The case for inclusive insurance

With so many left unprotected, insurers must take steps to bring cover closer to people

The case for inclusive insurance

Insurance News

By Gabriel Olano

Asia-Pacific is the world’s fastest-growing market – not just in insurance, but in numerous other industries as well. However, it also suffers from an insurance protection gap, which leaves significant sectors of the population vulnerable to disasters and other tragedies.

Speaking at the East Asia Insurance Congress in Manila earlier this month, Clarence Wong, chief economist for Asia-Pacific at Swiss Re, stressed the need for inclusive insurance to expand the reach of the industry to cover vulnerable sectors.

Wong defined inclusive insurance as “access to and use of appropriate and affordable insurance products for the unserved and underserved, with a particular emphasis on vulnerable and low-income populations.”

According to Wong, there are five aspects of inclusive insurance, namely:

  • Unserved customers – the insurance industry must go beyond traditional customers to reach unserved populations
  • Simplicity – simple products foster trust and transparency in insurance
  • Accessibility – innovative distribution methods are needed to help customers get cover
  • Affordability – lower sums insured and distribution costs, as well as premium subsidies
  • Technology – insurers must leverage technology across the value chain to help the other aspects
Why inclusive insurance?
Inclusive insurance can help insurers access a newer risk pool, with 3.5 billion individuals in the lower 60% by income in developing countries, he said. Accessing the low-income population is also important in closing the protection gap. Wong cited the United Nations 2017 Asia-Pacific Disaster Report, which said that poor and lower middle-income countries suffered 15 times more deaths due to disasters compared to their richer Asian neighbours.

This is especially important, Wong said, as 57%, or US$193 billion of the total US$337 billion in economic losses due to catastrophes in 2017 were uninsured.

In Asia, the gap is even larger, with 84%, or US$26 billion of US$31 billion in catastrophe economic losses, uninsured.

Inclusive insurance brings benefits to society, Wong said, as it allows individuals to take more risks in their personal lives with peace of mind. Insurance is an efficient coping strategy against disasters and enables quicker recovery. It also serves as a channel for savings and investment. All these factors have a positive spill-over leading to a better quality of life.

Barriers to insurance
Wong outlined the various barriers to inclusive insurance, which exist on both the supply and demand sides. For consumers, there are constraints such as affordability, liquidity issues, informal risk-sharing mechanisms, cultural factors, lack of awareness and trust in insurance, and behavioural biases.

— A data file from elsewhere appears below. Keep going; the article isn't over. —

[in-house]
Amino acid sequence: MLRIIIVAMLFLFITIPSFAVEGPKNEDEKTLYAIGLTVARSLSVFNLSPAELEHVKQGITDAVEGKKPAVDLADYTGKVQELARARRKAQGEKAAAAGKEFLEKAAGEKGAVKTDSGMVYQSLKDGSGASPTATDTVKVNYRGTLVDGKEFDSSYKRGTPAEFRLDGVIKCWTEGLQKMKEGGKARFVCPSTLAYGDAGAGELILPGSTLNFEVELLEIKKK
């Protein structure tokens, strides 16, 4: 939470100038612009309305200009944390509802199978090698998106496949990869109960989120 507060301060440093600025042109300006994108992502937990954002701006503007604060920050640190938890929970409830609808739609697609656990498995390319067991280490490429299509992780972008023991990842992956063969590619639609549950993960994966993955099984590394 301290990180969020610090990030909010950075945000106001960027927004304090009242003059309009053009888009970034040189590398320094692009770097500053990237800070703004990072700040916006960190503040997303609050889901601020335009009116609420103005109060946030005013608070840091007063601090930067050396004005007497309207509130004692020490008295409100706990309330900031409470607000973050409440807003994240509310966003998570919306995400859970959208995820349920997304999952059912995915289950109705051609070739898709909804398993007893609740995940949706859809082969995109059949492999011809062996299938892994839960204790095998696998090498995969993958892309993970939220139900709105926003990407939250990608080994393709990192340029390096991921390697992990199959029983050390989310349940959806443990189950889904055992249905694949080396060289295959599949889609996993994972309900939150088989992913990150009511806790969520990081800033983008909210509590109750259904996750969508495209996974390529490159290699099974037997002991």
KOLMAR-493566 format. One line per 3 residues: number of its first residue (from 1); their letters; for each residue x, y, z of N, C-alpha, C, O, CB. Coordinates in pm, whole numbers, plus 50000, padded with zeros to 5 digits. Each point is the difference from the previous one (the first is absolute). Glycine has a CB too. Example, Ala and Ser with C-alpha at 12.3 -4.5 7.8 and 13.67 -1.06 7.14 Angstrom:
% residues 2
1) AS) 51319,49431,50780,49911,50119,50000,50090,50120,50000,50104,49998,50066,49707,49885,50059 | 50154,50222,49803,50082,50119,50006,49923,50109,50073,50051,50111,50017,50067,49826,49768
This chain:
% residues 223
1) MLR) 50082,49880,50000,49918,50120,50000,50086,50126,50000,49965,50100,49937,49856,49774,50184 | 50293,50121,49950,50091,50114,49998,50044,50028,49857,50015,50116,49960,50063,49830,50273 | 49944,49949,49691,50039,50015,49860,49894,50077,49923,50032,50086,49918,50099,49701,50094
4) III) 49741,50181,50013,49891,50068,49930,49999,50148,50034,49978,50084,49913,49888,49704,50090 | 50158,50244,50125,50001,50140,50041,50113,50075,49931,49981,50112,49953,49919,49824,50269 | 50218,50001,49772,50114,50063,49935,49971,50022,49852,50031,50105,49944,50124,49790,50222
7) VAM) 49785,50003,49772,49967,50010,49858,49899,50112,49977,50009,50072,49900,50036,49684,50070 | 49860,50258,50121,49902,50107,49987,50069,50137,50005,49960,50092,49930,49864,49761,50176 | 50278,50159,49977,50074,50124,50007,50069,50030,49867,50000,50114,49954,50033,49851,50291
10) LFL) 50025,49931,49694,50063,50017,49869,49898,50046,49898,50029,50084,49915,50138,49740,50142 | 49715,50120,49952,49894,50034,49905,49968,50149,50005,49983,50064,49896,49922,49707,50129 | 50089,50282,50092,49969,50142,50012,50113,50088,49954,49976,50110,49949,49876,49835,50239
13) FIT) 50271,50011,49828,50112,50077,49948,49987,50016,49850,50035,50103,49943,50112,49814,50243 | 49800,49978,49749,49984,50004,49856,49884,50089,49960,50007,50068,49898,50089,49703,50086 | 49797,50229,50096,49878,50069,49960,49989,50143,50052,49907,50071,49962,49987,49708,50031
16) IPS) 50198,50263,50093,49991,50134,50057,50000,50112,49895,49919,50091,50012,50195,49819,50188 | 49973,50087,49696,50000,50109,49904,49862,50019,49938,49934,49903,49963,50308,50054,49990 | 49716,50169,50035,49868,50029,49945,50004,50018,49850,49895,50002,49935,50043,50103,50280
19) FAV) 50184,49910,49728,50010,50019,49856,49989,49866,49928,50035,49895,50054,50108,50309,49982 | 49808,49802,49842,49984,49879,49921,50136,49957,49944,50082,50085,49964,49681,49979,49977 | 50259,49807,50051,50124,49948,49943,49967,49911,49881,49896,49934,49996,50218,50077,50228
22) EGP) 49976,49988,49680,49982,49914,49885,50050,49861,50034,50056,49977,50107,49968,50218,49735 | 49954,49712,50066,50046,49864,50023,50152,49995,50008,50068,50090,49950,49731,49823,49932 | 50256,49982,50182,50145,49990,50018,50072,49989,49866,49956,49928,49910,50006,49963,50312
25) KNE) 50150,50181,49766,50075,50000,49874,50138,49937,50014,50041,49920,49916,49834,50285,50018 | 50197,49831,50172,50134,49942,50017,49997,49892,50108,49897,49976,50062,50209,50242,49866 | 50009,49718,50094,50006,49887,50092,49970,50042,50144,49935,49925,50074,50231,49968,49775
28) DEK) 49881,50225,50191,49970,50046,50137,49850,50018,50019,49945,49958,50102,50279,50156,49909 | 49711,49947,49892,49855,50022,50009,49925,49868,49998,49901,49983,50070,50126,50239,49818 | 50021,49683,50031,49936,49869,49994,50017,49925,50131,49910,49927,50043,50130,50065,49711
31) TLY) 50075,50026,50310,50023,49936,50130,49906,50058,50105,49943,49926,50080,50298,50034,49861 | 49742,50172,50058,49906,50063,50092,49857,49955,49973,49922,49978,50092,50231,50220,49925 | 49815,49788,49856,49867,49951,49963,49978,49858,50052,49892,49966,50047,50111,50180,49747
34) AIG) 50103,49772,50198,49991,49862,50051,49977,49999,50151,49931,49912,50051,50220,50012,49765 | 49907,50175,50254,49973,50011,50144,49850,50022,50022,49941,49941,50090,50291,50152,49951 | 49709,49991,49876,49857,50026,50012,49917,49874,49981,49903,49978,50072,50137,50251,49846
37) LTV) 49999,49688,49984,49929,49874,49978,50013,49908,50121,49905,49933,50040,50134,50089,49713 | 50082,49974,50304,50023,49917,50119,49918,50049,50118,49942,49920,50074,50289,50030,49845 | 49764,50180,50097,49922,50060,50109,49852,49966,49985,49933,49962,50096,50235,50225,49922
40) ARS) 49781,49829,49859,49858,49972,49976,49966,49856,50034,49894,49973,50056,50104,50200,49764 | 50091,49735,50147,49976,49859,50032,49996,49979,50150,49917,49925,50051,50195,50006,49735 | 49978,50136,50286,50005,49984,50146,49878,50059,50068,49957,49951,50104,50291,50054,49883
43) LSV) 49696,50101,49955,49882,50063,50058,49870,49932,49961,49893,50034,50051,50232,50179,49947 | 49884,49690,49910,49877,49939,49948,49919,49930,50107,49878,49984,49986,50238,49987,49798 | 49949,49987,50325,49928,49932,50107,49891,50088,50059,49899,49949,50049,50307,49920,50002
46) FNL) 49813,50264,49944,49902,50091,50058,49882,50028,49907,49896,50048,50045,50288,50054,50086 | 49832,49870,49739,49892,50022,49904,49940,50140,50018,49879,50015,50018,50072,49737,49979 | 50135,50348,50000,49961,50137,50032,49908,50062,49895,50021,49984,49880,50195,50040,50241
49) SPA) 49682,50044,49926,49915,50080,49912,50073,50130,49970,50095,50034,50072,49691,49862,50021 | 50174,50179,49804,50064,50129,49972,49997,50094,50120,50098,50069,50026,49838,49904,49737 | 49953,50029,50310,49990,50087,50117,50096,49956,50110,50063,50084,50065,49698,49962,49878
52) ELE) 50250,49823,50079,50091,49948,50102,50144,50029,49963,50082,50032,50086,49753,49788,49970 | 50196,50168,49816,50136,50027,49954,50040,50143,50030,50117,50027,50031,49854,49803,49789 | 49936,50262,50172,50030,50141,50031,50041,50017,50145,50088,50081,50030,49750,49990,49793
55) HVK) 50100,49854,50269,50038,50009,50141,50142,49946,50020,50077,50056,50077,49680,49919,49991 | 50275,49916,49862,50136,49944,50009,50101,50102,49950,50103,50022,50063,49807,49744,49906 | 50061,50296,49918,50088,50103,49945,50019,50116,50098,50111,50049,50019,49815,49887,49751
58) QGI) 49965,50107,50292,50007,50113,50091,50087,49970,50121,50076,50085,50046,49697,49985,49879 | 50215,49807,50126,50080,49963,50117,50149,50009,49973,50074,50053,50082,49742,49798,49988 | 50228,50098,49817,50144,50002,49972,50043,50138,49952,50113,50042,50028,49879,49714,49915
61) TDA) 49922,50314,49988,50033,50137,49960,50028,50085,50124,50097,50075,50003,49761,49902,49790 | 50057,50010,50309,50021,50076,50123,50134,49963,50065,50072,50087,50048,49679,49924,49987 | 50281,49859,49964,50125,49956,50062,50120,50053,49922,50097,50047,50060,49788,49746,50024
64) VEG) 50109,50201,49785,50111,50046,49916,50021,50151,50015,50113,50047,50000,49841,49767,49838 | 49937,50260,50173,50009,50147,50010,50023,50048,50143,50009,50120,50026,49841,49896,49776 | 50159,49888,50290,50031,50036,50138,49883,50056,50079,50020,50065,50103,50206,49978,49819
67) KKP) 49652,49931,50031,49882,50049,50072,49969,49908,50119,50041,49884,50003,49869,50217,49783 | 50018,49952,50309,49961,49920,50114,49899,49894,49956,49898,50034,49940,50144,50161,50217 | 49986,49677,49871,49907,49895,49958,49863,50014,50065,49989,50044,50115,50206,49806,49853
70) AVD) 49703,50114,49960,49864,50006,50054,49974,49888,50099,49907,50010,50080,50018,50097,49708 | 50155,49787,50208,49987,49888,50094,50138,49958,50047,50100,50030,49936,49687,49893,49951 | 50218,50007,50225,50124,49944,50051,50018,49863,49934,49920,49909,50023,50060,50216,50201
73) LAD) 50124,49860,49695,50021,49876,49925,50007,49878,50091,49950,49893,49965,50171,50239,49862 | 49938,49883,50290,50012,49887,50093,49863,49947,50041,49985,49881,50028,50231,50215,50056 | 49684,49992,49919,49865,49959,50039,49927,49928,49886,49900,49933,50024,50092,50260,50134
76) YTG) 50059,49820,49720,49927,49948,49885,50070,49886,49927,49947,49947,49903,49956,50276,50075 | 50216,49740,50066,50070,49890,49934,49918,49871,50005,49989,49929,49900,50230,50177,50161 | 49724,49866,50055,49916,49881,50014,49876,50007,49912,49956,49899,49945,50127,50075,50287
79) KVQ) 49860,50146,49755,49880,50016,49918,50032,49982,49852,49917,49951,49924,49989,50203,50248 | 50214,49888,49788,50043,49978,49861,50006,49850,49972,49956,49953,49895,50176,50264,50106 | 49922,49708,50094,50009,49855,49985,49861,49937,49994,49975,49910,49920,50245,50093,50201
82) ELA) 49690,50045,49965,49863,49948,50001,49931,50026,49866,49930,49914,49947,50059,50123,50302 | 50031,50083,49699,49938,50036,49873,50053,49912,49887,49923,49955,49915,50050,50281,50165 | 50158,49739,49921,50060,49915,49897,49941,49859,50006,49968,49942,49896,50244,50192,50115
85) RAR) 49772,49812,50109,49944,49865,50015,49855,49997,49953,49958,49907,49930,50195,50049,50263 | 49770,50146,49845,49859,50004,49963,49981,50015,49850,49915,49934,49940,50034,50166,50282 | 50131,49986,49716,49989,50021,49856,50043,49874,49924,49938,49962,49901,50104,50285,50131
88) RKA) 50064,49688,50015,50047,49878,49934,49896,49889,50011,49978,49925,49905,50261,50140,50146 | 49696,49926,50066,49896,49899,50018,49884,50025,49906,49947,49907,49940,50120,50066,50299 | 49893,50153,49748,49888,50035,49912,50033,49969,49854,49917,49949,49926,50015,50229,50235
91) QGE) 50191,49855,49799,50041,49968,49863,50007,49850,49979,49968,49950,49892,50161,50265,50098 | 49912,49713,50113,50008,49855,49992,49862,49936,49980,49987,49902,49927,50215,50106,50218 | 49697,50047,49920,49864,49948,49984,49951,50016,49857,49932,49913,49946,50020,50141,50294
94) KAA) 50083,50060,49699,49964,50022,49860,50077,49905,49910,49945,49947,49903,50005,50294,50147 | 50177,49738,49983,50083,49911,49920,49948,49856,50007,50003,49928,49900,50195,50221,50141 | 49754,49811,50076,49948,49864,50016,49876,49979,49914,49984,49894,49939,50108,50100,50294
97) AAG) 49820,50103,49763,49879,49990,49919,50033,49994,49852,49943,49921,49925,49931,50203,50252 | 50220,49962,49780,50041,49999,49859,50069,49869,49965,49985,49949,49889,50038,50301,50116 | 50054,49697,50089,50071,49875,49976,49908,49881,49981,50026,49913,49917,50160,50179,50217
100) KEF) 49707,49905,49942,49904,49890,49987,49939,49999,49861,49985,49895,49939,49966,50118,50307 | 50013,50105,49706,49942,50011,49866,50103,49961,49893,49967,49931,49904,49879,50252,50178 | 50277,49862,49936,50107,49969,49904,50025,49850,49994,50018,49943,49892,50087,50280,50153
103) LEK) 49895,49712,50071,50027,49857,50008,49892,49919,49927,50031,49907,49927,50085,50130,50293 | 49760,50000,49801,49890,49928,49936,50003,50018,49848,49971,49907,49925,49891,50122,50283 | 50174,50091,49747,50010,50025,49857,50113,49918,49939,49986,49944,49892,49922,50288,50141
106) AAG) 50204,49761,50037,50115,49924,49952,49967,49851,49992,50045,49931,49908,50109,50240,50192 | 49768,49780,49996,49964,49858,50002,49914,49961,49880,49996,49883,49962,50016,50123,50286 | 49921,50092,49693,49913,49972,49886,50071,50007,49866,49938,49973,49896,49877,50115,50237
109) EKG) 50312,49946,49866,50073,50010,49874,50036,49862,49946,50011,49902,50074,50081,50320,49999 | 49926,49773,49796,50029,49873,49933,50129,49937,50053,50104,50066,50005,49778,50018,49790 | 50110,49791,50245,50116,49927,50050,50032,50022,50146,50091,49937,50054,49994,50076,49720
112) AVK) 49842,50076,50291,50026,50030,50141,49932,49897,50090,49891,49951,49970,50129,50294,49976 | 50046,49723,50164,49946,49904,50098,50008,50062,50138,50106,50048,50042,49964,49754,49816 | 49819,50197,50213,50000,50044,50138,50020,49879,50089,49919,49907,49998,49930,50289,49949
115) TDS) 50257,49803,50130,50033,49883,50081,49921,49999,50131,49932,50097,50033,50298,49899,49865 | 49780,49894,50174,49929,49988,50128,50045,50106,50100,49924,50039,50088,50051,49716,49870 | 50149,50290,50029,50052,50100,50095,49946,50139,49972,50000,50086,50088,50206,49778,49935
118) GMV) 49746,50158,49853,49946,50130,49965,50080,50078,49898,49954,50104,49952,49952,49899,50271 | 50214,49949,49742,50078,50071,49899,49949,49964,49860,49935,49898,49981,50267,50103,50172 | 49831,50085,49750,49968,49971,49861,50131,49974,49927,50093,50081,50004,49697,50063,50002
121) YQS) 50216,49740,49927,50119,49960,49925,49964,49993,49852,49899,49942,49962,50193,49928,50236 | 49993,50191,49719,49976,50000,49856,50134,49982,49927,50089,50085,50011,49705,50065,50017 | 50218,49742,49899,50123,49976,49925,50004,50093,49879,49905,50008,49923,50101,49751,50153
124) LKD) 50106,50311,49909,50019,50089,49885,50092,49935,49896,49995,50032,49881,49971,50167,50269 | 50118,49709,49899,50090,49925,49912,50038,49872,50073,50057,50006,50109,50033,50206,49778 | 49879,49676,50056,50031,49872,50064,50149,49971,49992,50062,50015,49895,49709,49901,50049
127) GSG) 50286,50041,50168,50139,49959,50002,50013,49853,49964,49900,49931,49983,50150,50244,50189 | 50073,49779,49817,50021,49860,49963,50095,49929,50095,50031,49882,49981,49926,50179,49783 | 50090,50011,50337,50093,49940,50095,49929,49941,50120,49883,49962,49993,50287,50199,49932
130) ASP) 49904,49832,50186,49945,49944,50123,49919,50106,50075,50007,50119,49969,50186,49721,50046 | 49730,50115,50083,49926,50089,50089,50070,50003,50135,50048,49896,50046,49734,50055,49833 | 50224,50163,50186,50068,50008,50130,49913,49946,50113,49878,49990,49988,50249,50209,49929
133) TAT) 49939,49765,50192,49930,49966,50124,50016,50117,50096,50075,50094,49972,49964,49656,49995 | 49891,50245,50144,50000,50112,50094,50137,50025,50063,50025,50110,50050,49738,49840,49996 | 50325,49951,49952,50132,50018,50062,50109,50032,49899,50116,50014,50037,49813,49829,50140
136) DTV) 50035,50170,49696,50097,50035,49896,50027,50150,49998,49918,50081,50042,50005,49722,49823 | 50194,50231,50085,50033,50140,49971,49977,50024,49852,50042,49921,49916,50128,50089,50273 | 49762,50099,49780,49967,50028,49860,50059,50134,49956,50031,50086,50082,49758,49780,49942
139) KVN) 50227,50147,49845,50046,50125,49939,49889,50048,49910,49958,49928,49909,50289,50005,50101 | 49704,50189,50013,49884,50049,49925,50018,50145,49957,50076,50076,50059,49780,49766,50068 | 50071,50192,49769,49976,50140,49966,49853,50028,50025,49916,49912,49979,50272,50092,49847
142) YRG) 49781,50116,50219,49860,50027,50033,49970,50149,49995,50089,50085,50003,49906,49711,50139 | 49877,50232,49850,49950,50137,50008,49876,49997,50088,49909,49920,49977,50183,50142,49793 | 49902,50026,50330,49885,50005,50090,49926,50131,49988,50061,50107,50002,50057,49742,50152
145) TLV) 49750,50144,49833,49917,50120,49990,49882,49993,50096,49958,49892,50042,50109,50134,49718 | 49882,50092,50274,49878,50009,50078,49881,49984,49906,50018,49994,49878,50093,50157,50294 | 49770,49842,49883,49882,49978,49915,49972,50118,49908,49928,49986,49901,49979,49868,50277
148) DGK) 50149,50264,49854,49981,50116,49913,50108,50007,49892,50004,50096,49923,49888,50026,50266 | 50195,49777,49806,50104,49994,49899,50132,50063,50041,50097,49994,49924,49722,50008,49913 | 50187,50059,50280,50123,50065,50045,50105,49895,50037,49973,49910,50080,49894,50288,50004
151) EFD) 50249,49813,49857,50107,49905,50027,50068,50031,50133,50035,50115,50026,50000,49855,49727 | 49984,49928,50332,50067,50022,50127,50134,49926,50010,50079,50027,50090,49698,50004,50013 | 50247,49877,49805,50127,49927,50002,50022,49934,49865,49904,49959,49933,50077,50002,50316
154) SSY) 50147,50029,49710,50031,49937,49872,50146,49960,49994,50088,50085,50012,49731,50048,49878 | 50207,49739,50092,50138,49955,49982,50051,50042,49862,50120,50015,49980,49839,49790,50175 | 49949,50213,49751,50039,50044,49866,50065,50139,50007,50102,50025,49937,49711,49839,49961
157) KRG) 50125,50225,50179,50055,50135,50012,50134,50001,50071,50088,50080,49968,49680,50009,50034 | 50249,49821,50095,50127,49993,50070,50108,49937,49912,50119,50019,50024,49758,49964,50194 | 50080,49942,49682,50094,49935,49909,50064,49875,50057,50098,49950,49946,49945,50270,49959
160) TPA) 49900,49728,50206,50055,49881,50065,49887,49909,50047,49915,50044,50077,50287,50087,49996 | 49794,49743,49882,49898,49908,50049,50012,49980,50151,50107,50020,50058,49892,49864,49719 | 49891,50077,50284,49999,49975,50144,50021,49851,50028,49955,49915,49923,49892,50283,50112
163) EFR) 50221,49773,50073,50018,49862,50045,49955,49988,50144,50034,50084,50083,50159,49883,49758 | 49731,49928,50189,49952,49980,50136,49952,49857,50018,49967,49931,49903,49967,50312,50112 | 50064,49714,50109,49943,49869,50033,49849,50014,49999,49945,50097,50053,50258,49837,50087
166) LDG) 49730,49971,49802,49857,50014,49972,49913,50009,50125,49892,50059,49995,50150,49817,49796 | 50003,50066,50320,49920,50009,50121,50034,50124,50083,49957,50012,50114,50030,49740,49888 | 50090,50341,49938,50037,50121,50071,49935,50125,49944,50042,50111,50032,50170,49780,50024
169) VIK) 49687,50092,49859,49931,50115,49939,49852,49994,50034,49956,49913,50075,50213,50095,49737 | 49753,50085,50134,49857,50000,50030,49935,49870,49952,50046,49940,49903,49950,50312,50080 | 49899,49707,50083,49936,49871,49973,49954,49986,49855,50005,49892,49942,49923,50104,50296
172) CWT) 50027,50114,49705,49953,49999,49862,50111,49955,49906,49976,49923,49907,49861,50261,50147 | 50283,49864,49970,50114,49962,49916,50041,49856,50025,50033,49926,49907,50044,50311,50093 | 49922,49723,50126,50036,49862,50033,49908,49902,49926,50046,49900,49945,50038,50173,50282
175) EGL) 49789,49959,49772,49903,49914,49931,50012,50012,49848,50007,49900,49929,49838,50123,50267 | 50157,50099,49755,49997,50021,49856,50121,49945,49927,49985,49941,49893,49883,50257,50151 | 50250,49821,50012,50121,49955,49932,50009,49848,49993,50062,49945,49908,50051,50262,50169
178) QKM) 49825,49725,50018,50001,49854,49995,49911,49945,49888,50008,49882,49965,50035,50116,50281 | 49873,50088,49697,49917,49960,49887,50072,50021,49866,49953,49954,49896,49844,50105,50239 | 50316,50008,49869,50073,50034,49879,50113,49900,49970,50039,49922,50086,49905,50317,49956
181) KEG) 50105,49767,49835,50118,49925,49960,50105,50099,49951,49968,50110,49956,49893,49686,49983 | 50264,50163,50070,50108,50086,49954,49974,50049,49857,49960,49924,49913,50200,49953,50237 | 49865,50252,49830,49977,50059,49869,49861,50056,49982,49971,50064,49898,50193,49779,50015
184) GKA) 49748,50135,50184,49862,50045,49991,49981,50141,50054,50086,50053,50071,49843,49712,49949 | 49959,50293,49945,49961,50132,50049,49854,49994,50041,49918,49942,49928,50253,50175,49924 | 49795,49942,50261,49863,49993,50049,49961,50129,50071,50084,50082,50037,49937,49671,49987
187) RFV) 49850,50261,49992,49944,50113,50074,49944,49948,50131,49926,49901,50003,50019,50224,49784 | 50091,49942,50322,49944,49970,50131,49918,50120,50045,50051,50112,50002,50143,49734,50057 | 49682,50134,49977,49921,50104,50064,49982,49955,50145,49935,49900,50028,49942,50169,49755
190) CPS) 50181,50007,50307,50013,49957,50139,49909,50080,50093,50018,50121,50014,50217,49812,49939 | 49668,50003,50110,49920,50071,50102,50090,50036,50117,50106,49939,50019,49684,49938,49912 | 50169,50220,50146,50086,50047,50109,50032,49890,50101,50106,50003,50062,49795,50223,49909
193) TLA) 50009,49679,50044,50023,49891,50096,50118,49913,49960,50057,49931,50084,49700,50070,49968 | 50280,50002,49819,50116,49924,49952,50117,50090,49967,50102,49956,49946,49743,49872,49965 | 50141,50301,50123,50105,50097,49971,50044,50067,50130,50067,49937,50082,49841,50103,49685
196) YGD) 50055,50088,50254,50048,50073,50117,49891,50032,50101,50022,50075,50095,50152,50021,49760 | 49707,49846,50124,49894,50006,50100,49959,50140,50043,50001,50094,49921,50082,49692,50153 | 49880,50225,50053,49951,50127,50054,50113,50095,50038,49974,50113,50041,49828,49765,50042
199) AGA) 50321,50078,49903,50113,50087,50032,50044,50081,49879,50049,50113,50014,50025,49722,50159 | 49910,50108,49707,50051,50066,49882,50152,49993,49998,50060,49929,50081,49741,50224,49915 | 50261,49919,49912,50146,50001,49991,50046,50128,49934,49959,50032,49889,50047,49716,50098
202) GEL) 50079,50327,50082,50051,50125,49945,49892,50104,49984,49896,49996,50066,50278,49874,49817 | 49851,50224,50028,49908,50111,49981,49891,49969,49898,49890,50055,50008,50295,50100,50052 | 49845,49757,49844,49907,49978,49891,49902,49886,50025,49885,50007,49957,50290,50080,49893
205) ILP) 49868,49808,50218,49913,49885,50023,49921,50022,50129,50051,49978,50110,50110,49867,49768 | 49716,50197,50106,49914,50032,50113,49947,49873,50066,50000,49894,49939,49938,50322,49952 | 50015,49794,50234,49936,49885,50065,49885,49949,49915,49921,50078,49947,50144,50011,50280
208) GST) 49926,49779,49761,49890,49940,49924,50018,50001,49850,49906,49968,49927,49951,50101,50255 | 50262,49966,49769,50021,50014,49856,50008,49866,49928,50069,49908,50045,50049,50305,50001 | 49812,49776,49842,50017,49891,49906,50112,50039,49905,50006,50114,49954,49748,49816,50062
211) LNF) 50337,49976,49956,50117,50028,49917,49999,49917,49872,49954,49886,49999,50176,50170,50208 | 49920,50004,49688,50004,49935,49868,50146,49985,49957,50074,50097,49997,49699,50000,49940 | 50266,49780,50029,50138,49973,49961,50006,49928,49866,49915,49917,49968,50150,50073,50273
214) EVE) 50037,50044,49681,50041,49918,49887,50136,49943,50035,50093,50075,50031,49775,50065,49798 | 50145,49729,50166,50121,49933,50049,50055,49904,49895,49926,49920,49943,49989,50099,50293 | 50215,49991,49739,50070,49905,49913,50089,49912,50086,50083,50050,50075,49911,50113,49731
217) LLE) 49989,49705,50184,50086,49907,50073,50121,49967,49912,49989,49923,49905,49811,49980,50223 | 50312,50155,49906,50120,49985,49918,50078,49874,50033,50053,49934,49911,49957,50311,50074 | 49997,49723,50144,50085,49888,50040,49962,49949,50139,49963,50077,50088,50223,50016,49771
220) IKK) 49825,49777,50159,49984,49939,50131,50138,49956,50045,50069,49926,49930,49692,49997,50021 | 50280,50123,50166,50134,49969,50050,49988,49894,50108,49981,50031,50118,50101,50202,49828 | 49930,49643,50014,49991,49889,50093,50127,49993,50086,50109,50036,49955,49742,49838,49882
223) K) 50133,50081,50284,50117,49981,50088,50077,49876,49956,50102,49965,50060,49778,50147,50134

On the other hand, transaction costs, information asymmetries, data scarcity, lack of innovation, and an unconducive institutional setting serve to hamper insurers from delivering inclusive insurance to those who need it.

Closing the gap
Wong highlighted three factors that can help close the insurance gap: technology, institutional structures, and innovation.

Employing new technologies can augment the insurance value chain, he said. Mobile technology, bundled with insurance, can make products more accessible and affordable to consumers. Meanwhile, paperless business processes, chatbots, and automation can improve customer experience and make operations more efficient.

Changes in institutional structures can serve to increase trust in insurance, which suffers a negative reputation in some sectors. Mutual insurance, combined with other insurance models, can adapt to local markets, allow for scale in operations, and remove capacity constraints. Public-private partnerships (PPPs) can help accelerate insurance uptake and address market failure by mandating coverage. Takaful, or Islamic insurance, will address social and cultural barriers to accessing insurance. Other organisations, such as NGOs, self-help groups, and microfinance institutions are also beneficial in building trust and reach among lower income groups.

Meanwhile, innovation, according to Wong, can improve insurance uptake. Developing innovative products, such as on-demand and usage-based insurance, can lead to simpler designs that require less intervention and are more sustainable. Being innovative extends to the tools and methods insurers use, such as fostering financial commitment, regulatory compliance, and knowledge management. Feedback mechanisms are also important, he said. Aside from having concrete performance metrics, firms must keep communication with stakeholders open, for faster grievance redressal and quicker improvements.

In conclusion, Wong said that “engaging in inclusive insurance is a must for the insurance industry.” In order to achieve this, a multi-stakeholder approach is needed, working with governments, NGOs, and other companies such as telecommunications and technology firms. He challenged those in attendance to take action, saying “What you are going to do is the key question.”



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